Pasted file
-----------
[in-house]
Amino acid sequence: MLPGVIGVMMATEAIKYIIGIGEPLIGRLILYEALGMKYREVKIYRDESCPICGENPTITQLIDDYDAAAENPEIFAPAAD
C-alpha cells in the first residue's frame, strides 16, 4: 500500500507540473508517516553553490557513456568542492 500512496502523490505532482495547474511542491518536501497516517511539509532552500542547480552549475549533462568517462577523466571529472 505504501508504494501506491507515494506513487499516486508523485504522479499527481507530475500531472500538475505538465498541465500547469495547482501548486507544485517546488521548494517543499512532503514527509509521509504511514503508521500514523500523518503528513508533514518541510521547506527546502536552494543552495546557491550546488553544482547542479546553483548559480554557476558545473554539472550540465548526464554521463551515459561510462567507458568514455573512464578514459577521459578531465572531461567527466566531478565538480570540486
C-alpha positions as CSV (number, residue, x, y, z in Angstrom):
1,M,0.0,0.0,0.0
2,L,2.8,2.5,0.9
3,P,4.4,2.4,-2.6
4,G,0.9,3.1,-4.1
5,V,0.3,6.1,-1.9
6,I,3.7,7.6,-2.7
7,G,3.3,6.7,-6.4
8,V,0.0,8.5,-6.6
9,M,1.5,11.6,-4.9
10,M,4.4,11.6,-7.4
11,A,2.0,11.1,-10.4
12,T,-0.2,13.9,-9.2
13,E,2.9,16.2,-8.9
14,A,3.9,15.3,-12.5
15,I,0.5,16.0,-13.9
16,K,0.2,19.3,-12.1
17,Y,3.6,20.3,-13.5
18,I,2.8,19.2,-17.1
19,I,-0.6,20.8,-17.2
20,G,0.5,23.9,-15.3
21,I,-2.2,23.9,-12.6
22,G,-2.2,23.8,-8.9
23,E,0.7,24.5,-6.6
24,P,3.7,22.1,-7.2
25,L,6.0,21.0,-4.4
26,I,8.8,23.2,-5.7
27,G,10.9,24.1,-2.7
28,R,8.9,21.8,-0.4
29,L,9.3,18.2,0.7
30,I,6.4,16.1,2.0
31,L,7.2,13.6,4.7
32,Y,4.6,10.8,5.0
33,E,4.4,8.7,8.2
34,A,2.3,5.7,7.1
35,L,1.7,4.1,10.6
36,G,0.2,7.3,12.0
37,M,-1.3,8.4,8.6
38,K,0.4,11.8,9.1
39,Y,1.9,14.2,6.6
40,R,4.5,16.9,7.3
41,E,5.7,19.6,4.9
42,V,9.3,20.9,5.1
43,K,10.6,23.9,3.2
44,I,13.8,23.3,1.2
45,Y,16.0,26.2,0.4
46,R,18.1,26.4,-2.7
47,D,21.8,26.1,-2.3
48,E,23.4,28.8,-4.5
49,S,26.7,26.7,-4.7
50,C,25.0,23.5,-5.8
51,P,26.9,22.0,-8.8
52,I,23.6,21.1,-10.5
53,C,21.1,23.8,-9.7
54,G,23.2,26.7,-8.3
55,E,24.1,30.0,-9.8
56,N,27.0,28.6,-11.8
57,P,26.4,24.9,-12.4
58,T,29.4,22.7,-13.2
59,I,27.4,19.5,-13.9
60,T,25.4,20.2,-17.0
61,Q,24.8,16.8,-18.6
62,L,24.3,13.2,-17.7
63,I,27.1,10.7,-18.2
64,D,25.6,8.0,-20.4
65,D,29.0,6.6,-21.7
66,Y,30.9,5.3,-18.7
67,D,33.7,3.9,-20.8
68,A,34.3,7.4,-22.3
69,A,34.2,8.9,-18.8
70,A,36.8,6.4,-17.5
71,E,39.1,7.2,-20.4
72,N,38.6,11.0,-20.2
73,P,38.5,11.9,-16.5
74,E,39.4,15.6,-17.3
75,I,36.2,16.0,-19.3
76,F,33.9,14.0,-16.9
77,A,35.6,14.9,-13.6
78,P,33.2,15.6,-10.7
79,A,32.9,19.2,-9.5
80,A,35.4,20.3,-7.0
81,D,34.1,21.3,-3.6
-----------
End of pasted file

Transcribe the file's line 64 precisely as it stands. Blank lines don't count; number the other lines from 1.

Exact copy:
60,T,25.4,20.2,-17.0